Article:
In this article, we cover verbose in Linux. When we run a command in a terminal, most of the time, it just shows whether it was executed successfully or not. And, the same can’t be said for all commands in general. Few commands just execute without any response. And, we have no way of finding what exactly happened in the background.
The same can be said for the Bash scripts we write. Things are good as long as we don’t face any issues. But, when things don’t execute the way we wanted them to then it creates an issue.
Now, if we don’t any idea about what the issue was all about? At what point or phase the command faced an issue? All these questions need to be answered. Only then, we do take corrective steps and get our work done. It is not feasible to go through the entire process to find issues. And, that is where verbose can be quite useful.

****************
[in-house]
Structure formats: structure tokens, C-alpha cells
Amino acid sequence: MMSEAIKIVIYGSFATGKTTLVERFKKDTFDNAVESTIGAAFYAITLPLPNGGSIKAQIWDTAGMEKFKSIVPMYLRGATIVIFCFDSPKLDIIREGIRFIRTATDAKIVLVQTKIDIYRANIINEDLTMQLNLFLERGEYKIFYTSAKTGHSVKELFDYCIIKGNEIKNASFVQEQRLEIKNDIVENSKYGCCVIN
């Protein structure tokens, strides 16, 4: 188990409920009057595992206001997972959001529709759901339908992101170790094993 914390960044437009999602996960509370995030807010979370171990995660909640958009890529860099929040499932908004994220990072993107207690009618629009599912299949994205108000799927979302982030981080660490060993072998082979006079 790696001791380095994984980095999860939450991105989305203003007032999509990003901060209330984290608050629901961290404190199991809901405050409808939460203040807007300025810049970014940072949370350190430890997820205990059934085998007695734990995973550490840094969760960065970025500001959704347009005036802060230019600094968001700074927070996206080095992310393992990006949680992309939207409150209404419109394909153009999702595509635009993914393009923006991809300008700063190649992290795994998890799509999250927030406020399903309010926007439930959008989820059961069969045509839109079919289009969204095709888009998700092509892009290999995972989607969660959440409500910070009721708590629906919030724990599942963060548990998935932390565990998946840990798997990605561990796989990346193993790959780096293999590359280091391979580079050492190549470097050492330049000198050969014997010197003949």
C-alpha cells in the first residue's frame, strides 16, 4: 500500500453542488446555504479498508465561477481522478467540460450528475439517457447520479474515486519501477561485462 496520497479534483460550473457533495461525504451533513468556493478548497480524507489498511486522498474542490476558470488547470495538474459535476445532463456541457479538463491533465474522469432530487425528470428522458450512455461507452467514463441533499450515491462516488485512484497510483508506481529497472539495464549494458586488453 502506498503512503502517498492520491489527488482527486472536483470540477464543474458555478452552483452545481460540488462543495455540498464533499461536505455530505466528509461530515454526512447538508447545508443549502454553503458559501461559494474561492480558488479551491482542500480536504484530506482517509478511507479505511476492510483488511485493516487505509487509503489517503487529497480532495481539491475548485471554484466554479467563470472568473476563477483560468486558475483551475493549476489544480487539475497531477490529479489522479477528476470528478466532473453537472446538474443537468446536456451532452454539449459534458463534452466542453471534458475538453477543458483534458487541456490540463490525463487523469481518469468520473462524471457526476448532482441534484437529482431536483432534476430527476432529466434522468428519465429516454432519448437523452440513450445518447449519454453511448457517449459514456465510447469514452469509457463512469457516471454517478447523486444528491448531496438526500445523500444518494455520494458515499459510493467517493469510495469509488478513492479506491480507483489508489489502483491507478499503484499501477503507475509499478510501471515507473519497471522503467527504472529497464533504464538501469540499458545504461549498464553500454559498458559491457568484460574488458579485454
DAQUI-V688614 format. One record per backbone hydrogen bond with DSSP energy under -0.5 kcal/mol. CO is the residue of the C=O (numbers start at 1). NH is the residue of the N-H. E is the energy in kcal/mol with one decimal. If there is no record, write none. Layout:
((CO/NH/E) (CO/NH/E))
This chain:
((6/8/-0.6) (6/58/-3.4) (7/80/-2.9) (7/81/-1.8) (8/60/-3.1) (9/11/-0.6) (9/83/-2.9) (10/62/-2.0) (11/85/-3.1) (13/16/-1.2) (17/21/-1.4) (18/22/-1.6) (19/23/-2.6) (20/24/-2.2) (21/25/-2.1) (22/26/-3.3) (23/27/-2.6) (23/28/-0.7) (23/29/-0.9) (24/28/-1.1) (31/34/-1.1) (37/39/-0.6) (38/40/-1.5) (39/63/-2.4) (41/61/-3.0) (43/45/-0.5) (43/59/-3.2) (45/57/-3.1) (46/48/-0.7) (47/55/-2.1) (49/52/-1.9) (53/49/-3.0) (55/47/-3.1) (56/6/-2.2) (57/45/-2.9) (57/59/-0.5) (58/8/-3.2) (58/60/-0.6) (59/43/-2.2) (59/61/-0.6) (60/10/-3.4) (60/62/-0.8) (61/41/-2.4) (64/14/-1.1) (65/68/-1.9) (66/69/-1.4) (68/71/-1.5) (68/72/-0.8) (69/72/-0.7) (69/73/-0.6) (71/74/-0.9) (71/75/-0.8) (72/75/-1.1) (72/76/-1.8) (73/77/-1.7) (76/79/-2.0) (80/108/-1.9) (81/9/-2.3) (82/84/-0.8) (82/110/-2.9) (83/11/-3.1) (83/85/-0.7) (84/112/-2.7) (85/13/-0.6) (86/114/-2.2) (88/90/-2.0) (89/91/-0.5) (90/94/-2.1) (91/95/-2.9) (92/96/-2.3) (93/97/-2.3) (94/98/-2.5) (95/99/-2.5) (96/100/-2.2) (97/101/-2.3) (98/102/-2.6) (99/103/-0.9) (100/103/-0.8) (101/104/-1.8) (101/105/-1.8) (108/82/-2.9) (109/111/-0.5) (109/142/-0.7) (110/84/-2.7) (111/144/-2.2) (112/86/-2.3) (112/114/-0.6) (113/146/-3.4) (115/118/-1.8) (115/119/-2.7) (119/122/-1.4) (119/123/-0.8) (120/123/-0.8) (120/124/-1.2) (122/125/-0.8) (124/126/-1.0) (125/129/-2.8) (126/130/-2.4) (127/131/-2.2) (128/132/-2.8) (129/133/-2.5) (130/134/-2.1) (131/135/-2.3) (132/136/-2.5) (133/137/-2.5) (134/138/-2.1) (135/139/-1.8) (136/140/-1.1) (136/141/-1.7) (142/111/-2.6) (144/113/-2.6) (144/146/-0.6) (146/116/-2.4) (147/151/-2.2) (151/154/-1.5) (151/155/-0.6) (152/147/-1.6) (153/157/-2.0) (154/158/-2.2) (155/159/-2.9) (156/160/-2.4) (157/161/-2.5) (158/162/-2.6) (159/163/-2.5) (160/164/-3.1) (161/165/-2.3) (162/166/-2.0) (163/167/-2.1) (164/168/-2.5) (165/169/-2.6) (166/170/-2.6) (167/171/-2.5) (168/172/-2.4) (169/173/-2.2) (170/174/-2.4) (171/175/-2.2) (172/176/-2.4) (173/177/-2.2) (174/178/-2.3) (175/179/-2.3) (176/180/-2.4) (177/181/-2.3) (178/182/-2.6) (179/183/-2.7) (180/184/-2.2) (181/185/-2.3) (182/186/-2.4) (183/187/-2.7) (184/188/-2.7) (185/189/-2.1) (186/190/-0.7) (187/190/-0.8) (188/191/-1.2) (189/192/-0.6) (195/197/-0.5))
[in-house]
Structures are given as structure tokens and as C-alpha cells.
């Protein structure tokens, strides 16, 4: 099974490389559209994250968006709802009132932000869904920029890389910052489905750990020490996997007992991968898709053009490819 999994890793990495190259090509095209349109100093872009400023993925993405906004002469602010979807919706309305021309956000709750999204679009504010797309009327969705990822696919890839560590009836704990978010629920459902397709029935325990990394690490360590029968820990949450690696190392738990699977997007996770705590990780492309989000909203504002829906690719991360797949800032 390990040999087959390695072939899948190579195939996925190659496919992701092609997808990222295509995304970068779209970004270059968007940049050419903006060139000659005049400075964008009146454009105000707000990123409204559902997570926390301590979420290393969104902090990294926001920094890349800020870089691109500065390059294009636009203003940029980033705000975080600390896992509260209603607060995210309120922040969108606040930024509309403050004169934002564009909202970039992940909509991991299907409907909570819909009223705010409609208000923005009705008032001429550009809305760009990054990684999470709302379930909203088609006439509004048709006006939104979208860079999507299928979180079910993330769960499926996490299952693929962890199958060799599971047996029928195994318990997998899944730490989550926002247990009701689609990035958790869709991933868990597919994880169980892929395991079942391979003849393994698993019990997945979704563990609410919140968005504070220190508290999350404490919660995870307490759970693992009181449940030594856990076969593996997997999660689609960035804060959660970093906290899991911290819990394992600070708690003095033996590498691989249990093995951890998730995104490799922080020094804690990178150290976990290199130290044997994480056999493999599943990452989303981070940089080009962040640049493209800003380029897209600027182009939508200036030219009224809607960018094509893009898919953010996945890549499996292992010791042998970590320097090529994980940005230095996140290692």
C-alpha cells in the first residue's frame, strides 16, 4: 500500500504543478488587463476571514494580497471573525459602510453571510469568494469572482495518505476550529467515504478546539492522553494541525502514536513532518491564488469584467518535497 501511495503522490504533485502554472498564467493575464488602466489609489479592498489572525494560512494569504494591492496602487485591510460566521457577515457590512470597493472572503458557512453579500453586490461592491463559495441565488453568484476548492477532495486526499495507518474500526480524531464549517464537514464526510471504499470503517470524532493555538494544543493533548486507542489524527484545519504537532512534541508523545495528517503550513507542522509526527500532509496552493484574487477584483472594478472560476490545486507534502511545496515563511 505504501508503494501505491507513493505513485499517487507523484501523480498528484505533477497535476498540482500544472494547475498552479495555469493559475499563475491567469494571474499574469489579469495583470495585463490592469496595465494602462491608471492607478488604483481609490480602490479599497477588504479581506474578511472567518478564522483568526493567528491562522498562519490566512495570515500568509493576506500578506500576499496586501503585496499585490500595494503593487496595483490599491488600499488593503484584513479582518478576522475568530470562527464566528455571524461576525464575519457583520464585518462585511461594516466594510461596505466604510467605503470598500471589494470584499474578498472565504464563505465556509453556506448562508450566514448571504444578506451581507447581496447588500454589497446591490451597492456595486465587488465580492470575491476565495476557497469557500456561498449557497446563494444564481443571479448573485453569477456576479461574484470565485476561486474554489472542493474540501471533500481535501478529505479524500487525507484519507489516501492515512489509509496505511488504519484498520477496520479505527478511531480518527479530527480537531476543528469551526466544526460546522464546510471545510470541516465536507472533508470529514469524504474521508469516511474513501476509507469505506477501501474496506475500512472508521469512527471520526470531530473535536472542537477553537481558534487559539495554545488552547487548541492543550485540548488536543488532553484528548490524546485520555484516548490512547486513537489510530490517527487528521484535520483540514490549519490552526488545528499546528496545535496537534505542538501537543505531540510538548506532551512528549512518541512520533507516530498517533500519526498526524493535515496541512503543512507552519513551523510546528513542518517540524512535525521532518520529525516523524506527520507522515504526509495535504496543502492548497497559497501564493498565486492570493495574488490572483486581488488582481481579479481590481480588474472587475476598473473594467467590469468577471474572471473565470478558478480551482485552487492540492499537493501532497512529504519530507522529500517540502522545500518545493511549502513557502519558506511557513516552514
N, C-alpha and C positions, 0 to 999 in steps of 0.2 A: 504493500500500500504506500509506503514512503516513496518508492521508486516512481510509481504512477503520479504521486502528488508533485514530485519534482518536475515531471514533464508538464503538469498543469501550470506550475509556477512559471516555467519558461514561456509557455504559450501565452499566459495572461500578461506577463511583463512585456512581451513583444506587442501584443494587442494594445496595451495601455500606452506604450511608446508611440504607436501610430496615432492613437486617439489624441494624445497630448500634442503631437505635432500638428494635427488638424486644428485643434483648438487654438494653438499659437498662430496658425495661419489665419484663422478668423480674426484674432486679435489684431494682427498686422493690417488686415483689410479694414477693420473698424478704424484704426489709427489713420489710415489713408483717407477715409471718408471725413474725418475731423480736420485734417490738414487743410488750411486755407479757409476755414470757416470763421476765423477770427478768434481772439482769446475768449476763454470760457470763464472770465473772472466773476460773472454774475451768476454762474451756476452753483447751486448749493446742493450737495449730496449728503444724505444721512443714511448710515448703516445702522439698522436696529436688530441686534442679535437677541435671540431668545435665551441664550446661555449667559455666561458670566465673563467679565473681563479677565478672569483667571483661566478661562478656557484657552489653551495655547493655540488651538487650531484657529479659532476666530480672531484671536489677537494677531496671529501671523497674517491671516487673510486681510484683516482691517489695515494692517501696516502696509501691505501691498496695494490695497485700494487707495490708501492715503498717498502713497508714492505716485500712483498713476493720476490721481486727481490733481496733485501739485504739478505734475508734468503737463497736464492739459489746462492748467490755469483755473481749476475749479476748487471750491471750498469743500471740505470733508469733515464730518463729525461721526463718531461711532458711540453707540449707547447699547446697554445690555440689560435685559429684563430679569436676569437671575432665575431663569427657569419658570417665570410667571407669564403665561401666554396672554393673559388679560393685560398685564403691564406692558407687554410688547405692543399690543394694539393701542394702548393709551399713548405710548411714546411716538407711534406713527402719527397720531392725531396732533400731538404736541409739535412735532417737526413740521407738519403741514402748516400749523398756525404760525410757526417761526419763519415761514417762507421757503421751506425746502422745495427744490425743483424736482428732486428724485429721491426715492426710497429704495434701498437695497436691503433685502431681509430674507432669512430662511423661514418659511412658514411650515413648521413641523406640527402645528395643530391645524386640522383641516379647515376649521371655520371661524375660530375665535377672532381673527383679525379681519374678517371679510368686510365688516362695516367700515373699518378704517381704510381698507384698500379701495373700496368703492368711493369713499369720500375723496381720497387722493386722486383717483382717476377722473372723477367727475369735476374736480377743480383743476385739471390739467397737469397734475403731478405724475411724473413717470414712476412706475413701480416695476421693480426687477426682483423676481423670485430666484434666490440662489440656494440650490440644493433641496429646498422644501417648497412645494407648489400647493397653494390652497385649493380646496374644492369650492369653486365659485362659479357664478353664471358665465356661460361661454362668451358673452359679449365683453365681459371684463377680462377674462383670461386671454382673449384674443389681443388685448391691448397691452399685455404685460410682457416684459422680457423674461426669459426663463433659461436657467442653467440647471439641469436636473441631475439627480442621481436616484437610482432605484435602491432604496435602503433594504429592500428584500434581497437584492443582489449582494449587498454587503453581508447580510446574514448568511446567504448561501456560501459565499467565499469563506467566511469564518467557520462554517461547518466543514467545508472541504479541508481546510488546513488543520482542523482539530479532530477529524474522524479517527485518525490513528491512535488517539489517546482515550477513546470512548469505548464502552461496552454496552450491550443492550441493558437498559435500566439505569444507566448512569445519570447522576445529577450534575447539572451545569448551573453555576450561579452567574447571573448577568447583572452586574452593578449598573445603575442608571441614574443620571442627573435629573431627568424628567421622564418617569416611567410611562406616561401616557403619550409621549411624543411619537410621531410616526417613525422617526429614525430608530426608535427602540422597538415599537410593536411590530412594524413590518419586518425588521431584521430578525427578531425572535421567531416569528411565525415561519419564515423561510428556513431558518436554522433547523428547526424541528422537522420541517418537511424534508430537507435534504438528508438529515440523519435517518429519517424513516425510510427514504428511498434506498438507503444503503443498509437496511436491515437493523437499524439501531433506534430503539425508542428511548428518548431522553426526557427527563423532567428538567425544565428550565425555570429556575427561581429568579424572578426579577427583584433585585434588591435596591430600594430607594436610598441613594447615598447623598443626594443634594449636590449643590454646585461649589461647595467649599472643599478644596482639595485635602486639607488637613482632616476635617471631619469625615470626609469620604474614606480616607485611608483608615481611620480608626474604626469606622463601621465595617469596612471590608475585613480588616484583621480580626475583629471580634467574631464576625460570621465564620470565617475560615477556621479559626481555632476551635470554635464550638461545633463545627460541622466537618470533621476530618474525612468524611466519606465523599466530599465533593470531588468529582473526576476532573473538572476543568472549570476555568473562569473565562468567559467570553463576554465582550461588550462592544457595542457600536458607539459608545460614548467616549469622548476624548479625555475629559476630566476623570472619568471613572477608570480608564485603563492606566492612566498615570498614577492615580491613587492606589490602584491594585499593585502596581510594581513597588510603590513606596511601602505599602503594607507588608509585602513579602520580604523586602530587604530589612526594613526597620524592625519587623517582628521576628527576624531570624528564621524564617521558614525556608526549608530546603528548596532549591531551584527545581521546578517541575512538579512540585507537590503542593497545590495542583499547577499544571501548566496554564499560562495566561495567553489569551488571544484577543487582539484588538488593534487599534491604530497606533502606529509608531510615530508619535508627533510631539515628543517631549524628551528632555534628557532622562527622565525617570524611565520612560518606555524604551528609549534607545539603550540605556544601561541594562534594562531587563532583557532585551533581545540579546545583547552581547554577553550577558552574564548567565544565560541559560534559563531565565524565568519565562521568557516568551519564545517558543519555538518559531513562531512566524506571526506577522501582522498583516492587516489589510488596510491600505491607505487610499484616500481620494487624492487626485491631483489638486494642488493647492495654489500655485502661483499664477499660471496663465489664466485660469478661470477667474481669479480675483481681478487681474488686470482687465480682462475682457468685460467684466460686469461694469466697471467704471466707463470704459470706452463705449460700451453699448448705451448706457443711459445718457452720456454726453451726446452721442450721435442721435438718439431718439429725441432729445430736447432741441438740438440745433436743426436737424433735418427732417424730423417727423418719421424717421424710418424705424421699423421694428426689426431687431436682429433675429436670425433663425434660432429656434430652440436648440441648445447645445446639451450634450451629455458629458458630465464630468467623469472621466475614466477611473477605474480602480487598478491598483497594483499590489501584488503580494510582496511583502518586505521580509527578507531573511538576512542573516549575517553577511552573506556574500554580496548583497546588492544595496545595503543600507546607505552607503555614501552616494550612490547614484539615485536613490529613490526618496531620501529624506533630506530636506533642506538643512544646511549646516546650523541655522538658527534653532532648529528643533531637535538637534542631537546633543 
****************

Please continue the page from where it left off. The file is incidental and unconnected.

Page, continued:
Verbose in Linux
Verbose is basically a command-line option. We use it to understand the process that works in the background which otherwise won’t be visible. So, when someone faces an issue with verbose being deployed, then it becomes quite easy to identify the exact issue.
We can use the -v option while executing a command or script. For instance,
$ bash -v hello-world.sh
mkdir -v /dev/shm/1
Try running the mkdir command with and without the -v option. You would understand how things work with the verbose option.
Lastly, we can increase verbosity by adding multiple -v options. In place of the -v option, we can use the -vv or -vvv option. In general, it won’t make a difference. But, for some commands, it is quite useful and at times necessary. So, increase the verbosity as per your requirements.
In conclusion, we have covered here Verbose in Linux and how we can increase the verbosity.